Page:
Two infuriatingly asinine comments by established press gallery journalists this morning, highlighting just how poorly served are Australians by the media on which they rely for political information – one by Malcolm Farr, the other by Michelle Grattan.
Grattan on the Melbourne by-election:
Gillard would be likely to cop much of the flak – within the party and in the commentary – if the Greens seize this traditional Labor patch. That would also reinforce the message from the Greens’ Labor critics about how dangerous they are to the ALP.
Great advice there, Michelle. If the Greens win, if progressive voters in a left-wing seat think the Greens are better advocates for consistently progressive policy than the ALP, then the ALP should conclude that it must attack them more (ie: smear them in papers with mad claims like “they’re going to shut down football”, and preference right-wing parties like Fundies First and the Liberals ahead of them) and alienate more left-wing voters.
The message of the Greens taking the seat couldn’t be that voters want the ALP to work more with the Greens, not less, could it?
I love this “heads” the ALP should be nastier to the Greens, “tails” the ALP should be nastier to the Greens thinking. If the ALP wins, I’d bet good money Michelle would argue that it should be taken as a refutation of the Greens and evidence that the ALP should treat them worse. If the ALP loses, well, it’s a refutation of Labor working with the Greens and evidence that the ALP should treat them worse.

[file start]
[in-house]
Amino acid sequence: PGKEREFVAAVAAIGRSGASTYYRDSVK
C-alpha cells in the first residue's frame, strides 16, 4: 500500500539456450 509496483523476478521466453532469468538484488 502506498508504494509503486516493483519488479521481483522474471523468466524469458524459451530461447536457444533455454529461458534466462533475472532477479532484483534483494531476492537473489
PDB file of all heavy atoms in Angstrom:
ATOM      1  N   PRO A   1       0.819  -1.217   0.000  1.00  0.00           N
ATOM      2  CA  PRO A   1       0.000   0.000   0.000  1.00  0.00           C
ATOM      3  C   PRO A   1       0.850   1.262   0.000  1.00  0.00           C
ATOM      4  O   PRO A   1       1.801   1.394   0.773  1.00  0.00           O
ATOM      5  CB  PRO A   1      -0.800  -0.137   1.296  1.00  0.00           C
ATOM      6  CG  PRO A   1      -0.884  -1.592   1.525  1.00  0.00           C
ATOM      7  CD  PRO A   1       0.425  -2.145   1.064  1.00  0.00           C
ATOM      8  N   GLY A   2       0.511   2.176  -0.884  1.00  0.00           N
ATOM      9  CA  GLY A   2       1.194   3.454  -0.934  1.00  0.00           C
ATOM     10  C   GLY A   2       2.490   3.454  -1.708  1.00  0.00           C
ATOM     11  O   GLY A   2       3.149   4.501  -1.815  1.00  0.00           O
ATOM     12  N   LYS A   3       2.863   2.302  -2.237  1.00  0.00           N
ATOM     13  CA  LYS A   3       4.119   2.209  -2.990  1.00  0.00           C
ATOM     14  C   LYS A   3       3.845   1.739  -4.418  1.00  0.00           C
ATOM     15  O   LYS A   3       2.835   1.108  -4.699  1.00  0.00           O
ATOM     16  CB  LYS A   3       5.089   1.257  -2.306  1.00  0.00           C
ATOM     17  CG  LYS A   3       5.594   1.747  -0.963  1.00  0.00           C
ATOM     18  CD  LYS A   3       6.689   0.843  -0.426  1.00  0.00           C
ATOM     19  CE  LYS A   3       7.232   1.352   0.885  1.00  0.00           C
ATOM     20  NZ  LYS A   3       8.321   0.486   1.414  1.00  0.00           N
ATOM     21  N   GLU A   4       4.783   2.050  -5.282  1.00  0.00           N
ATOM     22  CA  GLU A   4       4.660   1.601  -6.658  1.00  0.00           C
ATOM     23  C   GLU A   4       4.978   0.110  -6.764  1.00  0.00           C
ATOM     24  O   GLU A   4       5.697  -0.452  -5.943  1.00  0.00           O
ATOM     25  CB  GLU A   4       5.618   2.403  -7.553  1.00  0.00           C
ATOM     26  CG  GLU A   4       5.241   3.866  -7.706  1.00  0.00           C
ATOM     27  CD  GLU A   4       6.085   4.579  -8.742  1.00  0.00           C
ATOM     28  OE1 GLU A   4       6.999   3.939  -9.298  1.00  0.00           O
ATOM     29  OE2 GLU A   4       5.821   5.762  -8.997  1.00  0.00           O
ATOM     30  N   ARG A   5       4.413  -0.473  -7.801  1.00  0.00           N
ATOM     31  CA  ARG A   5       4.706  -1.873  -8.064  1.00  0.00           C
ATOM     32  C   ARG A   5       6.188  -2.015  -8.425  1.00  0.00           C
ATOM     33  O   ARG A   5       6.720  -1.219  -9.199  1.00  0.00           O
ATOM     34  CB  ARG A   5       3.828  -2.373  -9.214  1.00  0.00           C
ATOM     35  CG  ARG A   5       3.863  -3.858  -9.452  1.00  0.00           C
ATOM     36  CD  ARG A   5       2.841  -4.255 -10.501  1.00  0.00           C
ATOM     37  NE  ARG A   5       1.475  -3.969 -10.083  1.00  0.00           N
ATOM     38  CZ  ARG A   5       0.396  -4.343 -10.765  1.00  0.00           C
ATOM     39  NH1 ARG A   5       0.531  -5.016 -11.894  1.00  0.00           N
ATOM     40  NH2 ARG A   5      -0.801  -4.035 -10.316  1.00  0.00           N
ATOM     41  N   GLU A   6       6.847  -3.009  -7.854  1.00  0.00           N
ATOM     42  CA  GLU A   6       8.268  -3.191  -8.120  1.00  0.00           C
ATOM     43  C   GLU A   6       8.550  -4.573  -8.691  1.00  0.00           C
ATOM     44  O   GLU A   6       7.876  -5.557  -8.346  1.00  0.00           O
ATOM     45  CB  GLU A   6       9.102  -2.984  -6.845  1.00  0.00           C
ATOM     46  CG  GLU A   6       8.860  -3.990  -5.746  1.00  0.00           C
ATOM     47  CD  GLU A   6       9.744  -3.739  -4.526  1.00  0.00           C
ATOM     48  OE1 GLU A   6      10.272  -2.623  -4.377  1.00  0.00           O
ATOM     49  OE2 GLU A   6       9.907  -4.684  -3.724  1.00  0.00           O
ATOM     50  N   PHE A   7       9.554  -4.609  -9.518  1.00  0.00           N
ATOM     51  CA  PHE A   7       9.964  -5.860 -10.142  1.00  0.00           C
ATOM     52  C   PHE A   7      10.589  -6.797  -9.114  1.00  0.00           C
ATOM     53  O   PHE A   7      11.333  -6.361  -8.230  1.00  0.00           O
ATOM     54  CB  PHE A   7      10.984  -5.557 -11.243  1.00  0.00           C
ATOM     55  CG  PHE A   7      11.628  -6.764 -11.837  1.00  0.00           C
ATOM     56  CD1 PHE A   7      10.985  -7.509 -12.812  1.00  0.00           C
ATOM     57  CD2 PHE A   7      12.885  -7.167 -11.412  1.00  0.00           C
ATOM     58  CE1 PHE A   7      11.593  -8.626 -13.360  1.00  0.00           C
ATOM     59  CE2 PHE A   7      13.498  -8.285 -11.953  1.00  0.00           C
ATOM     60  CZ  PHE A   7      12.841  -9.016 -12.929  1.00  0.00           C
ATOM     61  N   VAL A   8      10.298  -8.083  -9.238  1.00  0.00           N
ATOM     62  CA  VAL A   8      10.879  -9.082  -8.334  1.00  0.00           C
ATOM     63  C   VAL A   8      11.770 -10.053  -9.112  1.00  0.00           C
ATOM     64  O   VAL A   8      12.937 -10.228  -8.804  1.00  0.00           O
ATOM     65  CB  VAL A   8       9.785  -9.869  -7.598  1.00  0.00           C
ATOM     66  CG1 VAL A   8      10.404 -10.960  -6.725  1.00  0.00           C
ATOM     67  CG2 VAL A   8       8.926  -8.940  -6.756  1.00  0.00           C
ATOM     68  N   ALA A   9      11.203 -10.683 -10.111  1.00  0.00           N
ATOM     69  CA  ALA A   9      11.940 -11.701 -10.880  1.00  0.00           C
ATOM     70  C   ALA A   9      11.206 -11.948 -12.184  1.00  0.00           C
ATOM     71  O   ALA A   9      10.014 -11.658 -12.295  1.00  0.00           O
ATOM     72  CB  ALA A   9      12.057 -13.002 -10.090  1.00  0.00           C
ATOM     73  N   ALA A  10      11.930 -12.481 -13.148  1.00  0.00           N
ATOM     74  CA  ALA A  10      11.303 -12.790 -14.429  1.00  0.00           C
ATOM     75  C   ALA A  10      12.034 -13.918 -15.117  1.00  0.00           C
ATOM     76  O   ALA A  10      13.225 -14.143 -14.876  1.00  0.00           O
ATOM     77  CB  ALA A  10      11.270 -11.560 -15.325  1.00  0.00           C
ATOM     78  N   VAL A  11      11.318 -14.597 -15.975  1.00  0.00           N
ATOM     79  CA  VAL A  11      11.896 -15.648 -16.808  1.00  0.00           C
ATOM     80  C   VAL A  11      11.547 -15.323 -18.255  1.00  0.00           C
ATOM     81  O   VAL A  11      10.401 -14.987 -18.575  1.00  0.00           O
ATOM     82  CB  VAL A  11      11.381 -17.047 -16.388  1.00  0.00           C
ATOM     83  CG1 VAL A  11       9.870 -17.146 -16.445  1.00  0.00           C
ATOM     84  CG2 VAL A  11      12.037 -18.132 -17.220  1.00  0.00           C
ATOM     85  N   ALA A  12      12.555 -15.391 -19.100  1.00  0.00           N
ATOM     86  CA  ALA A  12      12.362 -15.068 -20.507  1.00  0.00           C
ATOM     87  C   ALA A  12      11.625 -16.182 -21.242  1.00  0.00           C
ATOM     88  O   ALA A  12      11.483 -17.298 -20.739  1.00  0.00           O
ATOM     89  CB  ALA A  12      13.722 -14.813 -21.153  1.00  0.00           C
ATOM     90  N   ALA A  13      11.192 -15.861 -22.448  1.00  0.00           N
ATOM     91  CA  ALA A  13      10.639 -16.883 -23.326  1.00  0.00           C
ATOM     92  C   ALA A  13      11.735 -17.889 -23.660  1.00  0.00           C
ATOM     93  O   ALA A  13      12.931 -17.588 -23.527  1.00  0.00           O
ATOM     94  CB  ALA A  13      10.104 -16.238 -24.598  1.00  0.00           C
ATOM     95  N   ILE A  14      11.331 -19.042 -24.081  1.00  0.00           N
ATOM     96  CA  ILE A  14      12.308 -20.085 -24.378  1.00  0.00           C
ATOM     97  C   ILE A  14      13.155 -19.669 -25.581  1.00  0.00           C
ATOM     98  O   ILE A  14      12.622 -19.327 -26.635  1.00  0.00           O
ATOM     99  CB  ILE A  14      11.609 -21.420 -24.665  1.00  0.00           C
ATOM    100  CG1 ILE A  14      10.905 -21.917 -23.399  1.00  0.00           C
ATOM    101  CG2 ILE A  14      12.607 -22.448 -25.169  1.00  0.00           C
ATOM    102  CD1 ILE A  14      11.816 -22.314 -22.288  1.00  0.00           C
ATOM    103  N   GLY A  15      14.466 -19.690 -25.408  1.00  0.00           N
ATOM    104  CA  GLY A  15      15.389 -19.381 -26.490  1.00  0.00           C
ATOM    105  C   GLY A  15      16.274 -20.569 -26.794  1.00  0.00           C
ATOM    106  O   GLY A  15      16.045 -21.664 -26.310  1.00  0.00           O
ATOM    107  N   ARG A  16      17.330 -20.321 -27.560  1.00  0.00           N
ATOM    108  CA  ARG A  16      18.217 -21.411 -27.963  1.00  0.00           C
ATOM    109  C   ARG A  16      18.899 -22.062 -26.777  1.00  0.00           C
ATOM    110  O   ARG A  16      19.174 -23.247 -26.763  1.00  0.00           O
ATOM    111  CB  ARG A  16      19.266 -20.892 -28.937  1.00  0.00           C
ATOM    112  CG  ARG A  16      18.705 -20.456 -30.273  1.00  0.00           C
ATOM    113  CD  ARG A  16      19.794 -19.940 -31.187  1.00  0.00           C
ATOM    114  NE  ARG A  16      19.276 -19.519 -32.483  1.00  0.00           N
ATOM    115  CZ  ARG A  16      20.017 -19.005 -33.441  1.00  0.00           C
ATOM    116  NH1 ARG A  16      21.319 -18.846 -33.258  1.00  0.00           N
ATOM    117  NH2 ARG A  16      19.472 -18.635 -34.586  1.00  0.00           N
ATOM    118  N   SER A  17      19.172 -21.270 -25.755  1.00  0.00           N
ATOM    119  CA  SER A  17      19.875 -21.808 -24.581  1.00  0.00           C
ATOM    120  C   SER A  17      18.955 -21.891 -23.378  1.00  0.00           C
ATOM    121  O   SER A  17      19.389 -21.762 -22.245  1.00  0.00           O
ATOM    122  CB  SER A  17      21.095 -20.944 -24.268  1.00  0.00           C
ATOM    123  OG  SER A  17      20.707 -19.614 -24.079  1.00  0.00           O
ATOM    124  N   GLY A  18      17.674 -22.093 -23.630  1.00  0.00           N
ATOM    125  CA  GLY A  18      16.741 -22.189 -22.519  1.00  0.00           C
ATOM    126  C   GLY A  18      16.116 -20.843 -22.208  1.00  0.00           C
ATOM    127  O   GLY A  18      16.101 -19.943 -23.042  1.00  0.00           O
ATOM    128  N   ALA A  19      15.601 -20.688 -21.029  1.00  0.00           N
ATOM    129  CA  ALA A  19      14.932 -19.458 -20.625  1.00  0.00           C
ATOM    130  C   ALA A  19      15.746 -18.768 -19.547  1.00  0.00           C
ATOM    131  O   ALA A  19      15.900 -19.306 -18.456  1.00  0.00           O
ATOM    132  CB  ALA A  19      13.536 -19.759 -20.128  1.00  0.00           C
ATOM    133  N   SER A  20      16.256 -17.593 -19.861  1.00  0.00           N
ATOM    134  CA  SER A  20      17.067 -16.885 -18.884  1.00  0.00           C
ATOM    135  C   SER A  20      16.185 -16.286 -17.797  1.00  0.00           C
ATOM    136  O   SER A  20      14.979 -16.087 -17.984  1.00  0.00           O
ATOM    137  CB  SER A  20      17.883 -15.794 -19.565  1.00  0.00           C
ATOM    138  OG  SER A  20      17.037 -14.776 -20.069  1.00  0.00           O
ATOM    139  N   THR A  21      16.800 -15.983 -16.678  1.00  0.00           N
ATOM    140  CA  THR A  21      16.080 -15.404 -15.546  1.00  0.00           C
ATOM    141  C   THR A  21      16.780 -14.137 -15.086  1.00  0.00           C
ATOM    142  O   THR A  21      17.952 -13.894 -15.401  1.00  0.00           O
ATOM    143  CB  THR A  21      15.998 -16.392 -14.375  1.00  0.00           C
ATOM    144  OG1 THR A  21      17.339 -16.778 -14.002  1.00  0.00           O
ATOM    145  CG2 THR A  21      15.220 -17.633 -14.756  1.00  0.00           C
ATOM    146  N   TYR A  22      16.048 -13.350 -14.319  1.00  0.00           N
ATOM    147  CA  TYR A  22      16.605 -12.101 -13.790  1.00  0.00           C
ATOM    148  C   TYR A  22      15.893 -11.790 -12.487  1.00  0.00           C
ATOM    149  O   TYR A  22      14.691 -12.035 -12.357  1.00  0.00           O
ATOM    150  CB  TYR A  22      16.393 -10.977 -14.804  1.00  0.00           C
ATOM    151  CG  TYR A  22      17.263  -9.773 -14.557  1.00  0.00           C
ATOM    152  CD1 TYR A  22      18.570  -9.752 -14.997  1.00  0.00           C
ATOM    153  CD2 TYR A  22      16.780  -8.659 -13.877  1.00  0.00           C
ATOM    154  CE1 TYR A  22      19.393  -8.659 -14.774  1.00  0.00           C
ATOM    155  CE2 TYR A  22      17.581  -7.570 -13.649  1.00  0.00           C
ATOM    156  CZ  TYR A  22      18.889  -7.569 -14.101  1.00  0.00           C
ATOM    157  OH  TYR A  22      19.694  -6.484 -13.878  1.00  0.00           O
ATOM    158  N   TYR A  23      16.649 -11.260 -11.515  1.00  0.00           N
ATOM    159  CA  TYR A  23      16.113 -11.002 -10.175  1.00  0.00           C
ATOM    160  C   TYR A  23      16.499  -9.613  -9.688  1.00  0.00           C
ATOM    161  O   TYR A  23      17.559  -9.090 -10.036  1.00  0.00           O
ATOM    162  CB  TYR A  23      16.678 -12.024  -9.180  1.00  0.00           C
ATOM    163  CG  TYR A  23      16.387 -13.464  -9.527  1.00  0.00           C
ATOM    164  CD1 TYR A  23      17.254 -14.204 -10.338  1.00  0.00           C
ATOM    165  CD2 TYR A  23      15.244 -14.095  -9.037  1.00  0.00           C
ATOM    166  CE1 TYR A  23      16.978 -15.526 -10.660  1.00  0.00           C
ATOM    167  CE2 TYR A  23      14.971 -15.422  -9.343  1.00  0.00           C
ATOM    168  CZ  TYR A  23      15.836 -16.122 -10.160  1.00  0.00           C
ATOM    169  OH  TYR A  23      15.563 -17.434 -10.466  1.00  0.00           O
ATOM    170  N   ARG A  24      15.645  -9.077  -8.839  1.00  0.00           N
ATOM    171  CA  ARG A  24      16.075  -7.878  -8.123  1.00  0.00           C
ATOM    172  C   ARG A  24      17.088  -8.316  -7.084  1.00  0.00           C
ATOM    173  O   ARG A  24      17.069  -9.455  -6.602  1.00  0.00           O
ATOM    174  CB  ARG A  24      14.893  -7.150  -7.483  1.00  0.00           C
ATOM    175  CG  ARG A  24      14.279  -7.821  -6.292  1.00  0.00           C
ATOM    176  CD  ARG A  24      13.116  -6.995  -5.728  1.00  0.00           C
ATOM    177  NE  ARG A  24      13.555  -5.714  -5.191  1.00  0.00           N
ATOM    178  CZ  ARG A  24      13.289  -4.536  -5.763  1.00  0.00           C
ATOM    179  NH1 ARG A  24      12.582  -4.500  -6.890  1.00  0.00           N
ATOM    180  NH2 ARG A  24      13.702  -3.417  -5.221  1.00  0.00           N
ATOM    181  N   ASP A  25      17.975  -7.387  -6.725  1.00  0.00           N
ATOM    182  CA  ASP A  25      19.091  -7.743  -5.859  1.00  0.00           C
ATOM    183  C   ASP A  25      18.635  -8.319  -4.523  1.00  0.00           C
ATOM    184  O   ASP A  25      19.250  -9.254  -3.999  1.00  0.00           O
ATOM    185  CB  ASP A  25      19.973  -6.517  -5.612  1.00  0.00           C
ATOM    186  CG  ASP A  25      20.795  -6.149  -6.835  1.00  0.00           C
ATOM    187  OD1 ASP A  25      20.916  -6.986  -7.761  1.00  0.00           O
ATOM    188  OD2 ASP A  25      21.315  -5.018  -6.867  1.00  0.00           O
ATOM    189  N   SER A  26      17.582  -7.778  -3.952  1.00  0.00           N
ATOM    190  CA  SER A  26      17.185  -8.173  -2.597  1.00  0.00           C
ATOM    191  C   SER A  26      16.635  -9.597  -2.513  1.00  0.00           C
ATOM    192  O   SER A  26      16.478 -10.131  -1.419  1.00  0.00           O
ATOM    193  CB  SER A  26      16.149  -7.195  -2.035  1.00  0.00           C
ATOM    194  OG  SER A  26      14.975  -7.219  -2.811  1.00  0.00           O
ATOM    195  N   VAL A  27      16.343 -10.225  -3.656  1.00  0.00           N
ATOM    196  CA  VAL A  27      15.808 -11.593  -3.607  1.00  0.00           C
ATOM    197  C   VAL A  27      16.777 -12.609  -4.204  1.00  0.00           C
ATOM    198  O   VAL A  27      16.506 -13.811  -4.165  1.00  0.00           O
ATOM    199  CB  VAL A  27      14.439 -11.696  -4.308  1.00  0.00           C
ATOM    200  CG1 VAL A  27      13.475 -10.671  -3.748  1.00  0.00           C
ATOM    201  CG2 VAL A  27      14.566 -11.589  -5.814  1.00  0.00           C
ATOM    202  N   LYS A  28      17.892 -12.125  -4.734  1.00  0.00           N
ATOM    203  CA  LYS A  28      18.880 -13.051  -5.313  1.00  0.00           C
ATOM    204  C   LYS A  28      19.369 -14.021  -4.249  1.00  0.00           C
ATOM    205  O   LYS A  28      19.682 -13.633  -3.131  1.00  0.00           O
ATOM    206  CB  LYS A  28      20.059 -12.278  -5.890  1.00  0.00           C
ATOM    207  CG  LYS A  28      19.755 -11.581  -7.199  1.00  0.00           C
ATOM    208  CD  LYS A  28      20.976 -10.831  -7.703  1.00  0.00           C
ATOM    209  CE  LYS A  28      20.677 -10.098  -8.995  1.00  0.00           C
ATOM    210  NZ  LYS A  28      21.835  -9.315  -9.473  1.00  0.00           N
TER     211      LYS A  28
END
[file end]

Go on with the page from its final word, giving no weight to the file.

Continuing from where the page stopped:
No serious assessment of just what those voters might be thinking, and what the ALP might need to do to win them back. It must be infuriating being a Melbourne voter, voting Greens to tell Canberra WE WANT MORE PROGRESSIVE POLICIES (which is precisely the message of a Greens vote) and being wilfully misrepresented, again and again.
And here’s Malcolm Farr, with this mystifying swipe at Sarah Hanson-Young:
Then there was the chutzpah of such Greens as Sarah Hanson Young who last Sunday said the ALP stood for nothing. Being lectured by a senator who has never even been in Opposition, let alone government, was fuel to the heated relations.
“Never even been in Opposition, let alone government”? What the hell does that mean? The Greens have never had 51% of the seats and been a majority government, true, but they have been in a loose governing arrangement with a government that needed their vote to govern, which makes them at least as powerful as a government back-bencher. And what’s Farr’s definition of opposition, even with a capital “O”? Just how many seats that aren’t a majority does a party need to have to qualify? Every party that isn’t the government is an “Opposition”.
That sledge was just weird.
No wonder Australians are increasingly confused about politics, with the media apparently unable to understand, let alone describe, anything but the same old two horse race they’ve always pushed.